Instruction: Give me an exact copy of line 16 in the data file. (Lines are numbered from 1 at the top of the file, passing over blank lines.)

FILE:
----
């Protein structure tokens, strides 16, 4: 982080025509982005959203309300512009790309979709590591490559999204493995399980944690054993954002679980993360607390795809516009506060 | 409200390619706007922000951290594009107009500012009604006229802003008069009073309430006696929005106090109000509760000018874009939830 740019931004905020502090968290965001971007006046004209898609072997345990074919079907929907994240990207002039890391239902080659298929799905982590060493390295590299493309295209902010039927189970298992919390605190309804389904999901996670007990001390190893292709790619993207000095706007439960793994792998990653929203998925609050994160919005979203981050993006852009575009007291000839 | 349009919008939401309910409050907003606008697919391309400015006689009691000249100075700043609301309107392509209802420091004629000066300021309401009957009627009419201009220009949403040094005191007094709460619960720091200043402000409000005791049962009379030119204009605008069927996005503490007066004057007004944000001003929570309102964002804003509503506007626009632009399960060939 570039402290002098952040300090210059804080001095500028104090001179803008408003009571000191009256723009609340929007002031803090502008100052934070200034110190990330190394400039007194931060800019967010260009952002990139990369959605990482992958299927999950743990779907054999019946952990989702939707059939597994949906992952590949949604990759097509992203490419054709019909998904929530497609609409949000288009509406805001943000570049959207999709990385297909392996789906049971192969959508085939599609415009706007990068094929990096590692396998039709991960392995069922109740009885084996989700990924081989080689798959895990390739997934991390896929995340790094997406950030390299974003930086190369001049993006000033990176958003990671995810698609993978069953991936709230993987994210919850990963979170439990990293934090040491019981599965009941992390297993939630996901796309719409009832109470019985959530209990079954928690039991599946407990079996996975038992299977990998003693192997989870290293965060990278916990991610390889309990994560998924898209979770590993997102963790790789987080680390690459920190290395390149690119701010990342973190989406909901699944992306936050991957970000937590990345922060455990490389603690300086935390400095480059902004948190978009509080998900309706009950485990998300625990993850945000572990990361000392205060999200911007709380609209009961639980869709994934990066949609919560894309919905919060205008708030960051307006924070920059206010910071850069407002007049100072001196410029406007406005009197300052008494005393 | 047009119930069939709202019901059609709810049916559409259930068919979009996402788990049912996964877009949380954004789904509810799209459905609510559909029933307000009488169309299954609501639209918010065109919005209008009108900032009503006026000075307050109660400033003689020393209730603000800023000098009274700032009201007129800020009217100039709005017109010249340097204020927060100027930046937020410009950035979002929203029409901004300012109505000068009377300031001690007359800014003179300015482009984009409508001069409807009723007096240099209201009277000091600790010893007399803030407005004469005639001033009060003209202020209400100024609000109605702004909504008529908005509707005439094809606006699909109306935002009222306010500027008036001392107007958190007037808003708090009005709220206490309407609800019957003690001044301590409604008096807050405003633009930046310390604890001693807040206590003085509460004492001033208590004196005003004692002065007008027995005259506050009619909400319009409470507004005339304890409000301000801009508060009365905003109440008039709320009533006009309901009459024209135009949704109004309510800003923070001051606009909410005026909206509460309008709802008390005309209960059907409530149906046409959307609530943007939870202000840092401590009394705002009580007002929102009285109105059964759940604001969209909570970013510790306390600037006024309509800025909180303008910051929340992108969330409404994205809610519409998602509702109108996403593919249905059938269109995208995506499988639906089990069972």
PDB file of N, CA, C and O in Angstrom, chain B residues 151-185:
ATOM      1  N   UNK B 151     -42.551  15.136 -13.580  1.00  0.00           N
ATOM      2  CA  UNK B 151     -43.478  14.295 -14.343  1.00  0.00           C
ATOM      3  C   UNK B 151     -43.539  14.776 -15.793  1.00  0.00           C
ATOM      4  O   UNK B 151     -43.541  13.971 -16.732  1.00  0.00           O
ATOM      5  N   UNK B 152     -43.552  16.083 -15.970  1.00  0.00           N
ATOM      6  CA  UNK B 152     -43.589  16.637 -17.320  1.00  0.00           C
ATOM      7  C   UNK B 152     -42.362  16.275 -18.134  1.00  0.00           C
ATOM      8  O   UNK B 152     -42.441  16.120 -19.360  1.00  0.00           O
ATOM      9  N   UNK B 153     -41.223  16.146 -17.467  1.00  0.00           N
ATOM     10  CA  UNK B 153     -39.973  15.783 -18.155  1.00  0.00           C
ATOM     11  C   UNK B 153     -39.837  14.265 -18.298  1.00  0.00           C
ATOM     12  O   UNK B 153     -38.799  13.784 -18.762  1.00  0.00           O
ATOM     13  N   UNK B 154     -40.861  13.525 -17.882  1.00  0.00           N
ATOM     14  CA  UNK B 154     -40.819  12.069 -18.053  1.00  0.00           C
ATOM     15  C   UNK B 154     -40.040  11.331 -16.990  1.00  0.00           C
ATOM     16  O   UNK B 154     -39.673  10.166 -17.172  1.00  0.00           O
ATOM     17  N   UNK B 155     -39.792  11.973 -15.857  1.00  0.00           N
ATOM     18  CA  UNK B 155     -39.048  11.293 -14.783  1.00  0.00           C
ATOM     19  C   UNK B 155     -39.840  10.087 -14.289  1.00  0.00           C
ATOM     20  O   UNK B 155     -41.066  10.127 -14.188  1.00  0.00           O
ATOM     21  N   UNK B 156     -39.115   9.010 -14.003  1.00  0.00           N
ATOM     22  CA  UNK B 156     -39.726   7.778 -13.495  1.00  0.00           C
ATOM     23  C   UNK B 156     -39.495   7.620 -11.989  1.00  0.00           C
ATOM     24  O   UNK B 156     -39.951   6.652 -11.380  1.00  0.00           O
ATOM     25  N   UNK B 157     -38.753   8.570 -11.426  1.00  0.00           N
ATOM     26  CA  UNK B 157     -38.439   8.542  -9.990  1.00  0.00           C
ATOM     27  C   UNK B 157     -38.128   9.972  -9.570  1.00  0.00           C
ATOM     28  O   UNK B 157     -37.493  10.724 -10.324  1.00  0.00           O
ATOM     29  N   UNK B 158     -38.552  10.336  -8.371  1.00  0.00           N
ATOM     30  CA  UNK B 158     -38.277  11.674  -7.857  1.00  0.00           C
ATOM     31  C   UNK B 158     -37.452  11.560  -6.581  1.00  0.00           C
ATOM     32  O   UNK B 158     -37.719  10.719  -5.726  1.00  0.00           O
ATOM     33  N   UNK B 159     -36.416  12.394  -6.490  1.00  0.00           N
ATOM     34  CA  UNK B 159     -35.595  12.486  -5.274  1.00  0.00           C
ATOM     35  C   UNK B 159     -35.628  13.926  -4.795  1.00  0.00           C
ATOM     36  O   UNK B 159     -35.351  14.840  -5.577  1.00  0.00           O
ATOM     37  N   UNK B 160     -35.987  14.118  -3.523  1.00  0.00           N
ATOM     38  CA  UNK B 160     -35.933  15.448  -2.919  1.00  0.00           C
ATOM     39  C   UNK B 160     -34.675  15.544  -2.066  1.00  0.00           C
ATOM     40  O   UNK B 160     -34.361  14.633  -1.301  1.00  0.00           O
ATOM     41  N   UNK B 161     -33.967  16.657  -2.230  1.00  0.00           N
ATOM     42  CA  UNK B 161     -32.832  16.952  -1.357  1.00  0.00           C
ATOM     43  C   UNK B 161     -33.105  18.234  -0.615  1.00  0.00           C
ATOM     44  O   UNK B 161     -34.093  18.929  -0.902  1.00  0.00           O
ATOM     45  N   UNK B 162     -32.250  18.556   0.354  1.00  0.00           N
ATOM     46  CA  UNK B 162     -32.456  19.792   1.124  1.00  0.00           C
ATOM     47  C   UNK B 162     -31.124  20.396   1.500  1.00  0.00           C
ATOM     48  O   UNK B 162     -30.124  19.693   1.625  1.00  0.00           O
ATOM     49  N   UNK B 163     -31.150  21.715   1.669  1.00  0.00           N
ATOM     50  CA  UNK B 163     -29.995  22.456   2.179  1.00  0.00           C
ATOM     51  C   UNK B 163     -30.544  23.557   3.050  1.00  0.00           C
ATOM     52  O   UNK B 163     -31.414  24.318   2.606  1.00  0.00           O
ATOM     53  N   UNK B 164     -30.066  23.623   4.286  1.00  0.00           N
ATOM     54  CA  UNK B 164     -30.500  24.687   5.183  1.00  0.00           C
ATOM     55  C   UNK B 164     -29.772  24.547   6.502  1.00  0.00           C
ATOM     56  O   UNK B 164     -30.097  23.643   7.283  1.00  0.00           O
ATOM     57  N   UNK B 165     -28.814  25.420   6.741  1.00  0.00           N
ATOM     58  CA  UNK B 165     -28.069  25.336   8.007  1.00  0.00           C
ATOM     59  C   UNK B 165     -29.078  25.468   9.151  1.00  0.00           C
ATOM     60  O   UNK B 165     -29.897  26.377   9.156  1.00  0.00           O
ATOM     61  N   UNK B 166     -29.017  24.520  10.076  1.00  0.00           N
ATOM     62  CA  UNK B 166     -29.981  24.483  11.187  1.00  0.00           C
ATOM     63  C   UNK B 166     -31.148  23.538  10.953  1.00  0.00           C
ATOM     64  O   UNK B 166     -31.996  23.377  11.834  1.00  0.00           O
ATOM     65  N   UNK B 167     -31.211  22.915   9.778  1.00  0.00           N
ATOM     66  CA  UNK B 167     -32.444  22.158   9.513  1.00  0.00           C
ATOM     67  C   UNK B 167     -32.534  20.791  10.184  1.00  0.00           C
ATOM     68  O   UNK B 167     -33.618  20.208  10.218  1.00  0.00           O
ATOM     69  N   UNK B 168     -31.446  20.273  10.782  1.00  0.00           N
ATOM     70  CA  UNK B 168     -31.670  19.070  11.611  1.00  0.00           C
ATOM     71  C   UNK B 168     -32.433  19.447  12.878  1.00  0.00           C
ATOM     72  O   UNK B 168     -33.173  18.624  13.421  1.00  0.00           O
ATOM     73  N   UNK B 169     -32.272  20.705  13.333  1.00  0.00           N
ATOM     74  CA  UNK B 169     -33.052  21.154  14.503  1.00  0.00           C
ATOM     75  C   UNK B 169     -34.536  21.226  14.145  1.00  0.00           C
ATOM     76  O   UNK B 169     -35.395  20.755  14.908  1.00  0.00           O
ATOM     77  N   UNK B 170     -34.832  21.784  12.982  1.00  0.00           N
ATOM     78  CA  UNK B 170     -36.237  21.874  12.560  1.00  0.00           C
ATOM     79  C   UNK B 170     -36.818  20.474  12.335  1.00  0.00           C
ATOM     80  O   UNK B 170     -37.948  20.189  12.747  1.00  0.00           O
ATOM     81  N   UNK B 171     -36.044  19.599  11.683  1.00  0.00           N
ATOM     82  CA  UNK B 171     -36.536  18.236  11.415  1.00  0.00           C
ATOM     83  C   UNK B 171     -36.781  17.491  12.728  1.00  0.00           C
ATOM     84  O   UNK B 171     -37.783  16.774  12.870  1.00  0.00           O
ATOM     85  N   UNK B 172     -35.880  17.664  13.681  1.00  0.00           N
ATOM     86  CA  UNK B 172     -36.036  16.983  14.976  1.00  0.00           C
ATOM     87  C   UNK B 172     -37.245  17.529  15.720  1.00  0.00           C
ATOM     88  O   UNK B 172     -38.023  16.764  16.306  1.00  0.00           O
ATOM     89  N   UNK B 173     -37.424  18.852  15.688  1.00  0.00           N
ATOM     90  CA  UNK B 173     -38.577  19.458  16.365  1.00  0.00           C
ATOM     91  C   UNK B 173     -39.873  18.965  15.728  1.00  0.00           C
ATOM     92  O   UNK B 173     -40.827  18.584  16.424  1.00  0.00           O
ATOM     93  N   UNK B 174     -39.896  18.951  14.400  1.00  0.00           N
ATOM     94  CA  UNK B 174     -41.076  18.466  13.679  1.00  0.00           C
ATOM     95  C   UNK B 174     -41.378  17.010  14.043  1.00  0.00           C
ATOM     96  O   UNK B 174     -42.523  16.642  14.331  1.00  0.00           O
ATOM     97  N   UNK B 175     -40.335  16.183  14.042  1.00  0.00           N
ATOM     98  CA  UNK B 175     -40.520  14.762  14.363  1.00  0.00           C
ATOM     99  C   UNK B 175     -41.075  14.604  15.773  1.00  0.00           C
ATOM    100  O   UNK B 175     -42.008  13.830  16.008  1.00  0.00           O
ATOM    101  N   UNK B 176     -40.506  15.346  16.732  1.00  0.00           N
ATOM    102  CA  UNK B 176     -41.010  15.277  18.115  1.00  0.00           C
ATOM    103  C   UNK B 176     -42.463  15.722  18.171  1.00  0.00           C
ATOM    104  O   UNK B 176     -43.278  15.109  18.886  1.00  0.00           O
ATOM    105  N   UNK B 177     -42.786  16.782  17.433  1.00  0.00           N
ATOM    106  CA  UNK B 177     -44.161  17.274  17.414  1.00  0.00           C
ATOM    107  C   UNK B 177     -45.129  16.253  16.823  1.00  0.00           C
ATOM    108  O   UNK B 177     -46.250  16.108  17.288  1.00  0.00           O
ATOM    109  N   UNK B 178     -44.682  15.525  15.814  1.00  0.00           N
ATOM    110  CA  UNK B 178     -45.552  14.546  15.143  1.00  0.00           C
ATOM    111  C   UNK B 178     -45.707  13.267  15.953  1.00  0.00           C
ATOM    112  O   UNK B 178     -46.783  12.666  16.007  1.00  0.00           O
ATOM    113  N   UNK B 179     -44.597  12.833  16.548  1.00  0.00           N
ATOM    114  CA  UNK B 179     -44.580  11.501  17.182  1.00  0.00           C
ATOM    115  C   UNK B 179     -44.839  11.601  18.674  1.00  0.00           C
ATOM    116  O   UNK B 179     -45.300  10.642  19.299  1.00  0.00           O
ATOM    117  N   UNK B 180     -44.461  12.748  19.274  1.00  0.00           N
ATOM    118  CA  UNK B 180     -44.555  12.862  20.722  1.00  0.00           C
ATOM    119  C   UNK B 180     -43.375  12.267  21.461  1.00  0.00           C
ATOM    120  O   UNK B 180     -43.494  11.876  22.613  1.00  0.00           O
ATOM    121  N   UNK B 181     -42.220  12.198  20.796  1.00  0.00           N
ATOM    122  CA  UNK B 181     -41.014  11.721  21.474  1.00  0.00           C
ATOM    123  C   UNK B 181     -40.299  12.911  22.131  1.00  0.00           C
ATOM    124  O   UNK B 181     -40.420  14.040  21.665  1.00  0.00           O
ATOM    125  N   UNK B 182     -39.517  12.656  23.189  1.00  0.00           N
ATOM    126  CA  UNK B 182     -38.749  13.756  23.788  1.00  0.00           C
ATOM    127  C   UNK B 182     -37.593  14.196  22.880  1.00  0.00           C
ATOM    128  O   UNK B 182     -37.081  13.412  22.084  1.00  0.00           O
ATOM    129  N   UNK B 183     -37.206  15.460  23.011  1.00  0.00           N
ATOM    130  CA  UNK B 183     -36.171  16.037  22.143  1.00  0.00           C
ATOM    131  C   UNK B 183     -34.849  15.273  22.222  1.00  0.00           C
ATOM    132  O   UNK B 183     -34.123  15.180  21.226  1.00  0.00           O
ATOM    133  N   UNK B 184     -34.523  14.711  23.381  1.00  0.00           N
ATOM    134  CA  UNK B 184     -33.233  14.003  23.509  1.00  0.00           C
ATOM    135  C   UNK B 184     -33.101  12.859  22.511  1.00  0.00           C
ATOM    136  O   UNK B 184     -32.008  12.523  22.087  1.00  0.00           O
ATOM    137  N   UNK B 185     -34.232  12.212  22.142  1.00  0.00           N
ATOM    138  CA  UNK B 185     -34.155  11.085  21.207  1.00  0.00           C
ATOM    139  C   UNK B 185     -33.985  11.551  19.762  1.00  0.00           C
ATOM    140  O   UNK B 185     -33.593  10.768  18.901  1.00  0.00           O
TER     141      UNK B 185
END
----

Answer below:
ATOM     14  CA  UNK B 154     -40.819  12.069 -18.053  1.00  0.00           C